Car Auctions can be quite scary places for the uninitiated. I mean, there you are, sitting there quietly watching what is going on around you and the auctioneer keeps raising and raising the price. But where are the bids coming from?
You look, and look very carefully but often don’t see anything. It could be just a slight lifting of an eyebrow, the ‘apparent’ fanning motion of a programme ‘cooling’ somebody off, or it could be a hand shot up into the air so fast you mistake it for someone trying to swat a mosquito.
And the price keeps climbing. When and how do you get your bid in at a car auction?
Observation is one of your keenest assets at a lively car auction. You need to observe the auctioneer and his helpers, otherwise known as ‘spotters’. The job of these ‘spotters’ at an auction is to make sure no bids are missed from their patch.
It will pay off in your favour if you actually watch one of these spotters and find the person in their patch who is bidding and watch that person to see how s/he is doing it. Is s/he a hand raiser or does s/he just lift a finger? Reading this persons body signs pays off handsomely at a car auction. Their body language will usually give vent to their feelings. When you recognize they are close to their limit, then you will know when to come in as a bidder.
You need to be mindful too that these ‘spotters’ are legit. There are still some unscrupulous auctioneers who plant stooges at a car auction with no other reason than to make false bids. It’s highly illegal, but it does happen from time to time. A good idea is to watch where they are looking to see who is actually doing the bidding. If you can’t or don’t see anything it is still very hard to prove that there is a scam taking place.
At reputable car auction outlets as can be found from www.gov-auctions.org the organizers will issue you with a bidding number. This varies in size and colour but often is a very clearly numbered and easily recognised card that is instantly recognised and respected by the auctioneer and/or his spotters.
How do you get a bidding number? You must get to a car auction early enough to register your interest as a buyer. Once you register your details as a potential purchaser you will receive a number. A good way I have found in my experience at auctions is to always bid by raising this number high into the air so it is clearly seen by both the auctioneer and the spotter. But once your bid has been called, don’t forget to take it down immediately or else you could find yourself bidding against yourself!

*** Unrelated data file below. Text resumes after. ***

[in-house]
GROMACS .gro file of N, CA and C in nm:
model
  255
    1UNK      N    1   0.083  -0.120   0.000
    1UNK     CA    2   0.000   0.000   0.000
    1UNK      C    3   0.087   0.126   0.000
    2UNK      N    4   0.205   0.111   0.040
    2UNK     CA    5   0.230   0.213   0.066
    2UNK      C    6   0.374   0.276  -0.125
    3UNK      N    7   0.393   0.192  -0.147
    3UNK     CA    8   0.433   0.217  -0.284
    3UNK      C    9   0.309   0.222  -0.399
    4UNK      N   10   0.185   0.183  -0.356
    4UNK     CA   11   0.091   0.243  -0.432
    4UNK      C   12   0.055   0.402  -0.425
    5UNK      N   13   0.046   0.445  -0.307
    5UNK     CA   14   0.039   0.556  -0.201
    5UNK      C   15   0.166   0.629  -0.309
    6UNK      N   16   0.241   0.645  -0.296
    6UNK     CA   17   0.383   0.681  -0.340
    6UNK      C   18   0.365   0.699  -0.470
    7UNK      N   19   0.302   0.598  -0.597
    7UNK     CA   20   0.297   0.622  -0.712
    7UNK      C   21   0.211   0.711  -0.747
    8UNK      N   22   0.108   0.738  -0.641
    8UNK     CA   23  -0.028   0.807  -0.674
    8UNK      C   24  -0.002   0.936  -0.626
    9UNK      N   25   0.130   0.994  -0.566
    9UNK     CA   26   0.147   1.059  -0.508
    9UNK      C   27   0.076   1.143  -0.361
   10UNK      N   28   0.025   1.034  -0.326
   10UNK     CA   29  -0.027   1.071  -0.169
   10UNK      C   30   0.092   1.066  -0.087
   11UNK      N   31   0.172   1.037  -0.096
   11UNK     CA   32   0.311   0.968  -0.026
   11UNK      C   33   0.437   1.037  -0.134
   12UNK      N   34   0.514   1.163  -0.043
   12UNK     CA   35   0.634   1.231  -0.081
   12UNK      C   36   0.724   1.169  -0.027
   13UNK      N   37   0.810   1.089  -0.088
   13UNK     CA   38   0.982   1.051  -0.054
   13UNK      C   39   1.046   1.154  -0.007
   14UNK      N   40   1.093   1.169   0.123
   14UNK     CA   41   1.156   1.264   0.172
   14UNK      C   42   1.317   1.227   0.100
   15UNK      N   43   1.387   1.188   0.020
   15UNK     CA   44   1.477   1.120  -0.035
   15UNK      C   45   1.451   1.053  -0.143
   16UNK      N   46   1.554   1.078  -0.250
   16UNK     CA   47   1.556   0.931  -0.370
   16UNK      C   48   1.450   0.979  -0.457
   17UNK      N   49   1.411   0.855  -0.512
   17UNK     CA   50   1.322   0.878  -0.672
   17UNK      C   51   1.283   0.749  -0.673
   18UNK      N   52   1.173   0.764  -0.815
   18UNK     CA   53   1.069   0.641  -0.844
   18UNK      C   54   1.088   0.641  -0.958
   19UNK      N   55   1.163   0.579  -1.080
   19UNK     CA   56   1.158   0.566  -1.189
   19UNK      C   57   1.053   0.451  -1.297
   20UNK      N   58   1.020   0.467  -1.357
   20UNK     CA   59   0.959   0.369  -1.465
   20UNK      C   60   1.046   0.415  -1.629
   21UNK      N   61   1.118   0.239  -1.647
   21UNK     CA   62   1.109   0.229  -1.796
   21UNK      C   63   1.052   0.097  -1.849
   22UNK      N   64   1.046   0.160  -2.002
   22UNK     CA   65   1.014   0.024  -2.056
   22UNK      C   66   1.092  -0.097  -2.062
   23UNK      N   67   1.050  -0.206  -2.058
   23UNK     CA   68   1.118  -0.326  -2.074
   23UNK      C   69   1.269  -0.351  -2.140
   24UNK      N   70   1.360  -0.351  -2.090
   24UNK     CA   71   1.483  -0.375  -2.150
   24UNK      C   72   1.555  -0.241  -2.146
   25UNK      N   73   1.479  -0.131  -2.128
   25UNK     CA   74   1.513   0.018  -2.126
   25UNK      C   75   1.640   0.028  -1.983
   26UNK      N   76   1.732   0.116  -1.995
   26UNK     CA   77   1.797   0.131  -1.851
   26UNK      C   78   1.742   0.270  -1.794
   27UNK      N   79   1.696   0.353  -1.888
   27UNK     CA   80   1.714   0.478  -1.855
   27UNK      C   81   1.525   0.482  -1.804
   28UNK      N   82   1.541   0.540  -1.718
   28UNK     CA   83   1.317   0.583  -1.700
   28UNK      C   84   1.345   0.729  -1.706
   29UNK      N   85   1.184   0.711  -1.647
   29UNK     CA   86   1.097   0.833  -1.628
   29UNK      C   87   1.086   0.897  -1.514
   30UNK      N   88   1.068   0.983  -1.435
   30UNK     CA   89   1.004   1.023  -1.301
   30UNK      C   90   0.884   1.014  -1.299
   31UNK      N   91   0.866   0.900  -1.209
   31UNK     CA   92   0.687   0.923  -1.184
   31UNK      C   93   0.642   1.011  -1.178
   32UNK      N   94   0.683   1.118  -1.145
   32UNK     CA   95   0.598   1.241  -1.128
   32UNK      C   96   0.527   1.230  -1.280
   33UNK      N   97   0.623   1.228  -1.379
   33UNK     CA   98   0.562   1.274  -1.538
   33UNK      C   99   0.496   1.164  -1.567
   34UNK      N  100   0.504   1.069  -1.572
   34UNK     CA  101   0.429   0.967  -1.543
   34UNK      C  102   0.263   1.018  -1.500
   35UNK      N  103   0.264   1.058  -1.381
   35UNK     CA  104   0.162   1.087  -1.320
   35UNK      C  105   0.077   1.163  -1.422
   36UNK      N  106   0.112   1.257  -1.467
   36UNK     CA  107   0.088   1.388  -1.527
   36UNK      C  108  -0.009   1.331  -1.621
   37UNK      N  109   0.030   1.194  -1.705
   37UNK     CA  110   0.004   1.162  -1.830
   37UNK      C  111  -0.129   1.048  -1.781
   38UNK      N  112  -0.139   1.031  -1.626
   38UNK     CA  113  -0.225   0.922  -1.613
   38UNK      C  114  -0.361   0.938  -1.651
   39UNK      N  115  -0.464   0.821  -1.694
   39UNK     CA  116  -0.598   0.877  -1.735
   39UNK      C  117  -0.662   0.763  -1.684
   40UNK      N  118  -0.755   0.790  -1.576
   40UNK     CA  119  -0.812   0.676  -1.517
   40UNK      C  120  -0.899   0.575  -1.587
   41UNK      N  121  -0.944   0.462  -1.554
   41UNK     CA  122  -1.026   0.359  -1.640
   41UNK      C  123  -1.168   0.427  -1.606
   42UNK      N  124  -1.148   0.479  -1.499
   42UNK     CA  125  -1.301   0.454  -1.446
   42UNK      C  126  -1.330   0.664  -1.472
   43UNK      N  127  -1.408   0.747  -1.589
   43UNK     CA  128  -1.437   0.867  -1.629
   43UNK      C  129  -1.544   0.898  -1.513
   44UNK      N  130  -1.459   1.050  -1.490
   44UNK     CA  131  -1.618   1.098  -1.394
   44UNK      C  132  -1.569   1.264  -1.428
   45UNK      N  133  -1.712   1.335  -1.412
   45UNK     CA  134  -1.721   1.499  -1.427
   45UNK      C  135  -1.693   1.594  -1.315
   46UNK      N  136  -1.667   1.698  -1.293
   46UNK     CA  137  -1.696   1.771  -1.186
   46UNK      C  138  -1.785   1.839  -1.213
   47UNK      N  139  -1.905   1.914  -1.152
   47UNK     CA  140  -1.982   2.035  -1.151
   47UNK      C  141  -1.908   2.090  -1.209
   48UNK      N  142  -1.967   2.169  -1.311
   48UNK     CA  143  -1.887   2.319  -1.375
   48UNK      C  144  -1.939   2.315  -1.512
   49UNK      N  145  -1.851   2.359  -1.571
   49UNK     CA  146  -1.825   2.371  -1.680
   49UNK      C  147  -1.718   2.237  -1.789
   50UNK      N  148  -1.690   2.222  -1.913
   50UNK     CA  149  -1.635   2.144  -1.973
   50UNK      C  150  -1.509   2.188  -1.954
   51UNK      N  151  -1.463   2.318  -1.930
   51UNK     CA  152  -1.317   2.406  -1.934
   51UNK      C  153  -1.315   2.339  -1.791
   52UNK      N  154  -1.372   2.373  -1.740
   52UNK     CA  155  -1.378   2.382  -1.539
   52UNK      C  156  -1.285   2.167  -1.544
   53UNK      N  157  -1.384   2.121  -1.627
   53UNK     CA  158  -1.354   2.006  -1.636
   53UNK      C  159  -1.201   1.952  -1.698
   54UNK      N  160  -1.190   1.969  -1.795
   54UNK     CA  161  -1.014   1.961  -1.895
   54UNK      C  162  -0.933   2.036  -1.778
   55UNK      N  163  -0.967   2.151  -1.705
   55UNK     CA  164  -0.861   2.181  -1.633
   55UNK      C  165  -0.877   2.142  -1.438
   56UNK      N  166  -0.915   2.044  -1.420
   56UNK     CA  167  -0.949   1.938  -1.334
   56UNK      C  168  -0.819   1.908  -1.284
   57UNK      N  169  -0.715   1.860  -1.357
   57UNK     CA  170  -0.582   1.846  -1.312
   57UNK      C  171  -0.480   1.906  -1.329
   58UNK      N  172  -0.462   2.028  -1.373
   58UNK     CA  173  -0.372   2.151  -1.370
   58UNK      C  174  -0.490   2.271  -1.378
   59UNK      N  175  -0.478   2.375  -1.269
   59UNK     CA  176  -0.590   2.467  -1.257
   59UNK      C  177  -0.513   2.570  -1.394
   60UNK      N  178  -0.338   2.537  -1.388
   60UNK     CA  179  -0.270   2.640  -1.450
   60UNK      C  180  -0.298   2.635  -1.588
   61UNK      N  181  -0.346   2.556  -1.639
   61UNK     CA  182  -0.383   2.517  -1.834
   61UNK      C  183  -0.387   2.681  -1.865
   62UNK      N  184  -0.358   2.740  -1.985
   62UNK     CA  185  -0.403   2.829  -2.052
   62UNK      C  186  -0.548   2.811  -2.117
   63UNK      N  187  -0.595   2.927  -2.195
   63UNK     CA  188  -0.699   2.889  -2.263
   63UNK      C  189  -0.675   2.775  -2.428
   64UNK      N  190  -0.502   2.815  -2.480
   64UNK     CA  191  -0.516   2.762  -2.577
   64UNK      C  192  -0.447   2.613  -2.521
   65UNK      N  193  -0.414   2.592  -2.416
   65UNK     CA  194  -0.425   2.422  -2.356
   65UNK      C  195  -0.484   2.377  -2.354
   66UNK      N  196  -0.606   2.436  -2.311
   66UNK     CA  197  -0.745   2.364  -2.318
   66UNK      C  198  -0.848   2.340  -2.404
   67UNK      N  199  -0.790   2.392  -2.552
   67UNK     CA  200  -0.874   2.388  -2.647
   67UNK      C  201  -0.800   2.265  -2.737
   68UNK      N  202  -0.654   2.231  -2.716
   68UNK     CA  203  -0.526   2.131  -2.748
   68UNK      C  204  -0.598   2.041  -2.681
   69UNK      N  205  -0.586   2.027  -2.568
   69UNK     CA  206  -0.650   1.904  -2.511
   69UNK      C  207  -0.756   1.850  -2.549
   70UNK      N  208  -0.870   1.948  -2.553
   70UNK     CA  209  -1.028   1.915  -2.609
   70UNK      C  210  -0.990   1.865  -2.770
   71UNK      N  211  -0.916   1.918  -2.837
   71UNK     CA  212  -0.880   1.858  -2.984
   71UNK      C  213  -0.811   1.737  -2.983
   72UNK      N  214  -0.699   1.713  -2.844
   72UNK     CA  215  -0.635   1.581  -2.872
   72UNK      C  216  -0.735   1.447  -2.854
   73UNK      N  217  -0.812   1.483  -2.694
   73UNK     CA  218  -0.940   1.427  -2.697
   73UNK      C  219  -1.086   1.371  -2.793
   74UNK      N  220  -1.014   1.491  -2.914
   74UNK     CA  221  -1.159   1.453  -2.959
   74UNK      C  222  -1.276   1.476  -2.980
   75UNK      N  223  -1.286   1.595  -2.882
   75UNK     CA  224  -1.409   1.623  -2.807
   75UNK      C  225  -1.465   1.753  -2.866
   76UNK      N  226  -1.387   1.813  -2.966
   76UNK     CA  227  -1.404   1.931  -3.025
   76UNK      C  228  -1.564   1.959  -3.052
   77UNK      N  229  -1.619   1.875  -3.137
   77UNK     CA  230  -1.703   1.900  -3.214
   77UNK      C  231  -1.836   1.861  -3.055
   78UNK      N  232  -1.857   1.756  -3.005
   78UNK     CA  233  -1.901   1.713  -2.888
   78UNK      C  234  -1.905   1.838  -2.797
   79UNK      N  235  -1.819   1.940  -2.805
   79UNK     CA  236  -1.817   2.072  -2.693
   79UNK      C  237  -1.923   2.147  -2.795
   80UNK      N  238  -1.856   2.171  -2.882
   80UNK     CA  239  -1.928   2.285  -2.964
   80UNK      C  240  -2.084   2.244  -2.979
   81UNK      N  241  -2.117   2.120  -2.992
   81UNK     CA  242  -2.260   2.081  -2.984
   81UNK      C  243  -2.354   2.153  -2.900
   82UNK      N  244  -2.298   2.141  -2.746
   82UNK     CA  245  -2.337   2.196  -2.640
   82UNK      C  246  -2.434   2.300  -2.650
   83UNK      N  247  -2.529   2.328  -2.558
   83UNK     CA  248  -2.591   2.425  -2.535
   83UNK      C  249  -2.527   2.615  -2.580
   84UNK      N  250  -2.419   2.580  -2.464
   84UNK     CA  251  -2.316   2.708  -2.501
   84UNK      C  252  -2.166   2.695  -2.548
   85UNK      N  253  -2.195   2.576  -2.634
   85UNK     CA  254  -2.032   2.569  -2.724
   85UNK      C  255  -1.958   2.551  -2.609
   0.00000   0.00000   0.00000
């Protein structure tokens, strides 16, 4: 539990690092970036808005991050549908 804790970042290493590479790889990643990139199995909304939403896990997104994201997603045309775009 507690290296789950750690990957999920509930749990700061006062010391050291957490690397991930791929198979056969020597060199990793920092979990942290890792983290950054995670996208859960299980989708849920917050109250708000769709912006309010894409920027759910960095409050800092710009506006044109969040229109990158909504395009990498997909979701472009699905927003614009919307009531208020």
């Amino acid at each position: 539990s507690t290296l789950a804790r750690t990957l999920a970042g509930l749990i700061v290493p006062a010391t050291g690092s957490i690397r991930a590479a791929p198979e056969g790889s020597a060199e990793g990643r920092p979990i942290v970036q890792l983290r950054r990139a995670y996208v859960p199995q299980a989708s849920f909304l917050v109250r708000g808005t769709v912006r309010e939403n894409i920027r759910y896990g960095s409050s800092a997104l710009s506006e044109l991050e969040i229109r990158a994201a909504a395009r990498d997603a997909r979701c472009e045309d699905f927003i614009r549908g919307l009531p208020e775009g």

And that is embarrassing and costly.
I have been to an auction in the past when I didn’t know what I was doing. It was right at the beginning of my ‘collecting’ phase of life and I wanted this item from a deceased estate auction. I didn’t know about ‘stooges’ then and this person kept the price going up and up until I stopped. Mind you, luckily for me, we were competing for a .50cent item that he got caught with because I stopped first. At the end of the auction I was approached by the auctioneer to see if I would be prepared to pay the last price I bid.
When I queried as to why the winner didn’t want it, the auctioneer then had to explain to me that it was one of his own people. Luckily for him, back in those days I didn’t know it was illegal to place stooges in the crowd otherwise I would have had his hide on the block. Those days have 99.9999% passed now thanks to tighter regulations governing the industry. Car Auctions are only different from other auctions because they sell vehicles only.
And we all know, don’t we, that they aren’t normally .50cent items. But then some cars at auctions have gone under the hammer for as little as a $1.00, so who knows? It could be your lucky day.